This verse, I am sure, has inspired no one. It doesn't have a rich theological significance. It cannot be directly "applied to our lives," unless you take it as an anti-obesity text. Yet, it is a passage that, once I read it, I knew would never leave my mind. The picture is actually quite gory, but that is no reason to ignore it. A fat guy is stabbed to death. Actually, the fat guy was a king, though not of Israel. He was stabbed by the guy from Israel. Certainly if someone from Hollywood can portray the parting of the Red Sea so skillfully (by 1950s standards), we ought to be able to show fat closing over the blade that is stuck into the stomach of an obese person. Well, if this hasn't grossed you out so far, tell me where it is from...
4. "Do not give what is holy to dogs; and do not throw your pearls before swine, or they will trample them under foot and turn and maul you," NRSV. The KJV has the "classic" rendering of the passage, "Give not that which is holy unto the dogs, neither cast ye your pearls before swine, lest they trample them under their feet, and turn again and rend you."
Few comments are needed here. We all have had the feeling of sharing our precious secrets or nuggets of wisdom with people and having them rejected. We have "cast our pearls before swine." It hurts. It sometimes convinces us to have nothing to do with the people who rejected us or people in general. But a better approach is to realize where and when to cast our pearls. The text doesn't say not to cast them; it simply wants us not to give our holy things away to those who won't or can't appreciate them. Who says this, and where?
5. "Thanks be unto God for his unspeakable gift," KJV. The NRSV "modernizes" this as follows: "Thanks be to God for his indescribable gift."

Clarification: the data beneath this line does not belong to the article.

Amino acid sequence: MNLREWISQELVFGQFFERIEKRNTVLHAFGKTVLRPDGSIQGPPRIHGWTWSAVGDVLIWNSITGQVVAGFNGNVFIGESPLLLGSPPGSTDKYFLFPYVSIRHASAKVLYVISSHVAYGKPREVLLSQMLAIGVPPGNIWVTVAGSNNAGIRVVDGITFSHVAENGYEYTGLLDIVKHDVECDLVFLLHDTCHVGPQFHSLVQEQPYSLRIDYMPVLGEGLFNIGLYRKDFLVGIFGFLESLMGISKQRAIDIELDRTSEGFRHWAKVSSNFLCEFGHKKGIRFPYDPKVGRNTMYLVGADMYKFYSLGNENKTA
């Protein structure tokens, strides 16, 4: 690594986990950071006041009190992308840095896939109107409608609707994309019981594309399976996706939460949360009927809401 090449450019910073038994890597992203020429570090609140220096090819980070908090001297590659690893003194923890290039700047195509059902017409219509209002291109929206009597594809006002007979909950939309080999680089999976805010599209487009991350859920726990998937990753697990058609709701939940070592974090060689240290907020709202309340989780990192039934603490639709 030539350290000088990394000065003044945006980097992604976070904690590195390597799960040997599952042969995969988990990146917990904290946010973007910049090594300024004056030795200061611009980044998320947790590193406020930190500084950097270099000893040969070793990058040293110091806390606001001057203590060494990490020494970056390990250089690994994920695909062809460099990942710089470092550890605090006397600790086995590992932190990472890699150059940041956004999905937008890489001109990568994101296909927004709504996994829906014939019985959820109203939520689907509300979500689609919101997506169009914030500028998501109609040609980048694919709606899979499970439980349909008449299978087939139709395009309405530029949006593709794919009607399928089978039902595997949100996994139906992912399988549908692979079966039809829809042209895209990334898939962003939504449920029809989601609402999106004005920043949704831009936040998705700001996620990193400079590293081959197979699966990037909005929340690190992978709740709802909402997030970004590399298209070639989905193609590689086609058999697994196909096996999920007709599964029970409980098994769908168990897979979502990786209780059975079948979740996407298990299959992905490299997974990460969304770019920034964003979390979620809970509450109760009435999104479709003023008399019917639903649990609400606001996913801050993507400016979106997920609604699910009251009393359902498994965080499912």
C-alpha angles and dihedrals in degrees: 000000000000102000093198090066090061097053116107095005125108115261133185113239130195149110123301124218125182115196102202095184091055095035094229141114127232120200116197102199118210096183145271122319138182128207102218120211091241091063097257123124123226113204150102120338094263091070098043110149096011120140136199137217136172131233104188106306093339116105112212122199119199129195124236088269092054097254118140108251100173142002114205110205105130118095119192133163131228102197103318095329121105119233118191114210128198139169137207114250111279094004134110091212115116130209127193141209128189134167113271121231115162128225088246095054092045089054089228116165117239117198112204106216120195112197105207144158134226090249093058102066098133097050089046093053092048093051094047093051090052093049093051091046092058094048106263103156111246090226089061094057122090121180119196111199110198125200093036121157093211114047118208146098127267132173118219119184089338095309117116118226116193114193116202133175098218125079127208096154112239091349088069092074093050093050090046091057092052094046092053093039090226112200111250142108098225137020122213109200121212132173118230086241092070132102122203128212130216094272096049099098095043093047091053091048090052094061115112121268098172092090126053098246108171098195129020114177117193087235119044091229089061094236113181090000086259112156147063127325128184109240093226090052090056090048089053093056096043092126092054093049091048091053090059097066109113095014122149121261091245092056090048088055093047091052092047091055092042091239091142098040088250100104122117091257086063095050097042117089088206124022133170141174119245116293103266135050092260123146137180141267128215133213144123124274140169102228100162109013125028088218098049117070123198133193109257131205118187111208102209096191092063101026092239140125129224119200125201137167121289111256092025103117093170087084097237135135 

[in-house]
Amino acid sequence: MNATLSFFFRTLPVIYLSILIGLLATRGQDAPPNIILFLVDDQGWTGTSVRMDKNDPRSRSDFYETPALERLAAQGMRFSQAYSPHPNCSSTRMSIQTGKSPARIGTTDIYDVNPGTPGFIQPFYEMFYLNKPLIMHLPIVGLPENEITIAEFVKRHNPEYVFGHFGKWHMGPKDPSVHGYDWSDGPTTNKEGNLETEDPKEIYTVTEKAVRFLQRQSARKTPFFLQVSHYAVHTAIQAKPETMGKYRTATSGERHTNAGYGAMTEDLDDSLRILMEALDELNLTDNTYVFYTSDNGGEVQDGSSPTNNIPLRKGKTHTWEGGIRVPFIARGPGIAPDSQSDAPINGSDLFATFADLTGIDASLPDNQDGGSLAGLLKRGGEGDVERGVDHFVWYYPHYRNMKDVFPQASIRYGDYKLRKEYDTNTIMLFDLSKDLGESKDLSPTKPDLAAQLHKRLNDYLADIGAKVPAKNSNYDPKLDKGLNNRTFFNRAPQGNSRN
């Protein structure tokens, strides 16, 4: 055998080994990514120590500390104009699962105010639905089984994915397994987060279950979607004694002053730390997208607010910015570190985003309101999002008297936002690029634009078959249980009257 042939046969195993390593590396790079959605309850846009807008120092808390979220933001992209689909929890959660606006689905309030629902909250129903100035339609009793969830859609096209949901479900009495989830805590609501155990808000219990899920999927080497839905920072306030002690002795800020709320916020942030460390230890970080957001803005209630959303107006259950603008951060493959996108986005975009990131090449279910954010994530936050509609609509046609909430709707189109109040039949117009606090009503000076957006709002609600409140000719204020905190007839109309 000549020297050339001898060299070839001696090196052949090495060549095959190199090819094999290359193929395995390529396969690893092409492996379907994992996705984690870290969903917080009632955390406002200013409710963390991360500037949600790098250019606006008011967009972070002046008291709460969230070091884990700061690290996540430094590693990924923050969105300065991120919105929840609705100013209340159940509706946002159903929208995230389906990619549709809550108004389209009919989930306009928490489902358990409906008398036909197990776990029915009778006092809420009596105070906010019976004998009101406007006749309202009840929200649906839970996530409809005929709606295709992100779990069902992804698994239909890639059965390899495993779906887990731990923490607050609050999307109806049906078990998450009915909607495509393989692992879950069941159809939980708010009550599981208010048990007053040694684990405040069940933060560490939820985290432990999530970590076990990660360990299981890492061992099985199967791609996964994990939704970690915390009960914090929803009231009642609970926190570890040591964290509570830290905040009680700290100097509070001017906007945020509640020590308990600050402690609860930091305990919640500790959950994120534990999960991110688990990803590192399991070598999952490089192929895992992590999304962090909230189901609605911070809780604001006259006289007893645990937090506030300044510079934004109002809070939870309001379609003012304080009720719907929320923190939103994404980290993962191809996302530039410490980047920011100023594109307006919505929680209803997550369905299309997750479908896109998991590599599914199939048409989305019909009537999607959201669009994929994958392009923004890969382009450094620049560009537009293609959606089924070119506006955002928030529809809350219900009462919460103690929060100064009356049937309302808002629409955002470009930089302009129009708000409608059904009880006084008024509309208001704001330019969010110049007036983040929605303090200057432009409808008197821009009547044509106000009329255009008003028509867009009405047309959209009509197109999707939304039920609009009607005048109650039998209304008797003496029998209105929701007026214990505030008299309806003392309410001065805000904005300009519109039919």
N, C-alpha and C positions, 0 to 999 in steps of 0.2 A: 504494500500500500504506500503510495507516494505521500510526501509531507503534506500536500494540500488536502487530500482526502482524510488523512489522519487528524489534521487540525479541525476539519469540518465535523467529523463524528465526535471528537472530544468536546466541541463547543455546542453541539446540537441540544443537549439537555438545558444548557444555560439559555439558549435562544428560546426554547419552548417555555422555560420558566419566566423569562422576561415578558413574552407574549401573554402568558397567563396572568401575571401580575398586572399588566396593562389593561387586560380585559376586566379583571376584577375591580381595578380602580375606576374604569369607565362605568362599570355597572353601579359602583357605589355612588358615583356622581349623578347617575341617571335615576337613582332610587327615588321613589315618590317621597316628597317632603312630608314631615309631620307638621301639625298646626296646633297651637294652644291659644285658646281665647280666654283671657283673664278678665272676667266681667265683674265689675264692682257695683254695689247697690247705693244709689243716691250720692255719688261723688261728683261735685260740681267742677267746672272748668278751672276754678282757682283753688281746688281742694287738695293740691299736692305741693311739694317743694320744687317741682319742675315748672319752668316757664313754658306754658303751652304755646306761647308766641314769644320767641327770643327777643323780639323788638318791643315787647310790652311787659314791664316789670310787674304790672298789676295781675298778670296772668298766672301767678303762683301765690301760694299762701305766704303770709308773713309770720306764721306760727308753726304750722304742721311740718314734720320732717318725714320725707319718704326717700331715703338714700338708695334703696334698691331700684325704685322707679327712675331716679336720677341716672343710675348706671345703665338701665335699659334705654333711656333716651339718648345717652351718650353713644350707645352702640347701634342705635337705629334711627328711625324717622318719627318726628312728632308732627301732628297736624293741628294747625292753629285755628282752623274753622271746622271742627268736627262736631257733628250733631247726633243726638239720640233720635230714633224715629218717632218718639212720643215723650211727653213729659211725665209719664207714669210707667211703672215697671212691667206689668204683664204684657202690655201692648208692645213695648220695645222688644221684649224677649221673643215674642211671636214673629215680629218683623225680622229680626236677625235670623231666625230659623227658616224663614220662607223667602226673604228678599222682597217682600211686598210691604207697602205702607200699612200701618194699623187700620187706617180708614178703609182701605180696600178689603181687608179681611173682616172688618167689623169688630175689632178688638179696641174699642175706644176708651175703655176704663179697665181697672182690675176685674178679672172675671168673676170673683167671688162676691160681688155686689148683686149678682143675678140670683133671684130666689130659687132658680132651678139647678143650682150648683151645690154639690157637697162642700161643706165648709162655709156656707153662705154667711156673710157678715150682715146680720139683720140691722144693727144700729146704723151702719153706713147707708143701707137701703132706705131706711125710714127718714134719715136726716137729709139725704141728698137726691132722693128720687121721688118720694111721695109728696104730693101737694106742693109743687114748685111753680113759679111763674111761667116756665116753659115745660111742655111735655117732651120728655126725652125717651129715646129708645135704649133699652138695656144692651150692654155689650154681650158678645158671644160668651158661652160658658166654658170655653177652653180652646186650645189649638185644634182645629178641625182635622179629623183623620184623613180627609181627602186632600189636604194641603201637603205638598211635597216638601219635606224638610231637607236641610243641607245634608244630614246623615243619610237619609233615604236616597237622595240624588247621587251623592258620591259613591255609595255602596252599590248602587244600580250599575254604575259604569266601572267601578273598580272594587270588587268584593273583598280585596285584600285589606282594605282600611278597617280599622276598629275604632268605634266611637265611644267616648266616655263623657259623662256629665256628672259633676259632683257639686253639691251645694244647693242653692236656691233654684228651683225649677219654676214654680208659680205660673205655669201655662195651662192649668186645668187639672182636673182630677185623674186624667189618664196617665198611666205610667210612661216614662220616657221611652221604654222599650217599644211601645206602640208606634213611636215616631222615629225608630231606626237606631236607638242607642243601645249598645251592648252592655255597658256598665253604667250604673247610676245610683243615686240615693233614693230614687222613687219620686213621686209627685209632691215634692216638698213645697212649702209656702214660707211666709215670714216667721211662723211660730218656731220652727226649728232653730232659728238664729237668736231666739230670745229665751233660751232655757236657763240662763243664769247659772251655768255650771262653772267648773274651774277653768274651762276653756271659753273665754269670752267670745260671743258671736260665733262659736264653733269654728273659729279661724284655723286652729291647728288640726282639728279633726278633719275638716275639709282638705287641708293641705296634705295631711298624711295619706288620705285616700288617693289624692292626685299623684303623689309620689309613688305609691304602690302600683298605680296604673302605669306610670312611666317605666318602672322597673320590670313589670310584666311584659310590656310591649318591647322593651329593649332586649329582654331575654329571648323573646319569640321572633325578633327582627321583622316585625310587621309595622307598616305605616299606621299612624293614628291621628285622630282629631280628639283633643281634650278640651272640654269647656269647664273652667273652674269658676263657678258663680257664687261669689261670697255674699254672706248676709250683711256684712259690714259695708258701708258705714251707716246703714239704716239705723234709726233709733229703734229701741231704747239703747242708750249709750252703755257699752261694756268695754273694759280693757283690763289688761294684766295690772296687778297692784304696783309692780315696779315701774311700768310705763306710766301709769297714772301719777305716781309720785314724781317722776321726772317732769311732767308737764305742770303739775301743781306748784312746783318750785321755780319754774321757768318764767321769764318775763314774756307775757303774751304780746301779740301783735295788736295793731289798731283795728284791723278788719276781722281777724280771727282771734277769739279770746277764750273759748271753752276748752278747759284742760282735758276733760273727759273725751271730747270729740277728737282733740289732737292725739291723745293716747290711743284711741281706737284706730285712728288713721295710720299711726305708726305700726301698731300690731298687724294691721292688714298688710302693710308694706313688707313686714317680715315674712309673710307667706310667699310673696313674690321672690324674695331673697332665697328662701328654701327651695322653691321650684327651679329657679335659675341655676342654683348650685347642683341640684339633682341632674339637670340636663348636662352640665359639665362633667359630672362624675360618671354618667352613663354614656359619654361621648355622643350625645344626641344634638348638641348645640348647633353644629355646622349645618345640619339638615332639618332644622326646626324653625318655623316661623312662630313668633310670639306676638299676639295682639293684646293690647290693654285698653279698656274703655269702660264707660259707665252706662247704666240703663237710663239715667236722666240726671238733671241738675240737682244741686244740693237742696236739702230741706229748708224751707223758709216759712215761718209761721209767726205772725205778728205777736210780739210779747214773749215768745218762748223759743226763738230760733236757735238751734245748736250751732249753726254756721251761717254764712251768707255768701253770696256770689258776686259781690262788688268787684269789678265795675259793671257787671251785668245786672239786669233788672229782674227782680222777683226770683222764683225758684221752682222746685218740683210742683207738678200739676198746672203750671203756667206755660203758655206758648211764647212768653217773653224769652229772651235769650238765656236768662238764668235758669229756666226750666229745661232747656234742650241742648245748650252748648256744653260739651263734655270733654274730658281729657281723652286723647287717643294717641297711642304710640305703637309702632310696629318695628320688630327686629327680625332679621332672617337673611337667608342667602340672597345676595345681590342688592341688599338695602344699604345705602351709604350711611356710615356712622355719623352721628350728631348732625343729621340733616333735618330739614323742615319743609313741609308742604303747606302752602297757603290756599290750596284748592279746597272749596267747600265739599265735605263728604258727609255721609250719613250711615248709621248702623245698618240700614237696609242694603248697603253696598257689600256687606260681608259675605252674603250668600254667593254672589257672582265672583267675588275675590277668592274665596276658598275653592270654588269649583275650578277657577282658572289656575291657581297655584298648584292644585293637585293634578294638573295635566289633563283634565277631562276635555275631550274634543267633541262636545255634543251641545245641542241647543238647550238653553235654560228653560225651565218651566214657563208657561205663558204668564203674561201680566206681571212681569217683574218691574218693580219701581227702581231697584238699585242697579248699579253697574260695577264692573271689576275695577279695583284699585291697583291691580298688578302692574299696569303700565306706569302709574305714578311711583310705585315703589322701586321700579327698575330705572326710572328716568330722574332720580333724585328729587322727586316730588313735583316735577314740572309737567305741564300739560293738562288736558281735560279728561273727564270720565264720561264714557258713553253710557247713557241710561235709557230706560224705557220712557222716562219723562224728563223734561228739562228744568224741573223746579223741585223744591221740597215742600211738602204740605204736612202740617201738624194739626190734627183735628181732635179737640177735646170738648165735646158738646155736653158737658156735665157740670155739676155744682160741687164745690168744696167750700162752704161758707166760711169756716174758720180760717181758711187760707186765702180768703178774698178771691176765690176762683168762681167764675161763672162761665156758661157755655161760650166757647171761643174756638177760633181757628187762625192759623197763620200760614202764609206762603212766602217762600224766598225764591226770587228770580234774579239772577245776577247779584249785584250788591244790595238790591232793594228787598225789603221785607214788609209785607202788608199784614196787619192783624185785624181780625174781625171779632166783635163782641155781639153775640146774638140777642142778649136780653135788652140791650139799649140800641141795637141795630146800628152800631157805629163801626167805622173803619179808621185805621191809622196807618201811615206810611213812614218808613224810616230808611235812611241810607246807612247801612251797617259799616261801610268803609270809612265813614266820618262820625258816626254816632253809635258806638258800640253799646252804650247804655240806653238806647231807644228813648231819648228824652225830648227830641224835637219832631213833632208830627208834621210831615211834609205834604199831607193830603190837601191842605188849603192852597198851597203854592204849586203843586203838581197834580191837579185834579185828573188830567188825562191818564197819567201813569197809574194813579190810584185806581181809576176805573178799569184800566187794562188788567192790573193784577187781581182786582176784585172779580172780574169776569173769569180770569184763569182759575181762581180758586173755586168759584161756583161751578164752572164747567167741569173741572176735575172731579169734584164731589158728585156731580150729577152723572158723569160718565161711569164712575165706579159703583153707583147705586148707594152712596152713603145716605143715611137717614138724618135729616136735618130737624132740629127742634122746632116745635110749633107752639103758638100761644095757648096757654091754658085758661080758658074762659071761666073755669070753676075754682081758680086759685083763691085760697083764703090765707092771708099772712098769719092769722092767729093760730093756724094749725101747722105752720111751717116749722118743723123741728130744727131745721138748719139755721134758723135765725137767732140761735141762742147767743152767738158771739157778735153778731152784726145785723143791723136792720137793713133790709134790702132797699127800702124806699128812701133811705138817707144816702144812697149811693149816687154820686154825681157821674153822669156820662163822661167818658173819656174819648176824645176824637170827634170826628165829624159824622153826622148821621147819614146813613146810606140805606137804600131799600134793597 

There are two leading definitions of "unspeakable" in the Oxford English Dictionary. The one more used today, where unspeakable means "indescribably or inexpressibly bad or objectionable," was only first used by Carlyle in 1831: "How they sailed..into Paynim land; fought with that unspeakable Turk, King Machabol..." But the only definition of "unspeakable" in use at the time of the KJV (1611) was: "incapable of being expressed in words; inexpressible, indescribable, ineffable." The 1611 usage is well-reflected in an earlier (1586) appearance: "The flocke of unspeakable vertues laid up..in that best builded folde." That is, around the time the KJV came out, the word was meant to describe something wonderfully good. With this use in mind, we see that the KJV passage refers to a divine gift that is so powerful and great that it exceeds the ability of human words to explain or describe it. I recall a pastor of mine from the late 1960s using the KJV of this verse to exhort the congregation to give generously to the work of the church. The people would chuckle and then open their wallets. I wonder how they understood the word "unspeakable." But where does this come from, and in what context does the sentence appear?
That's about it for tonight, friends.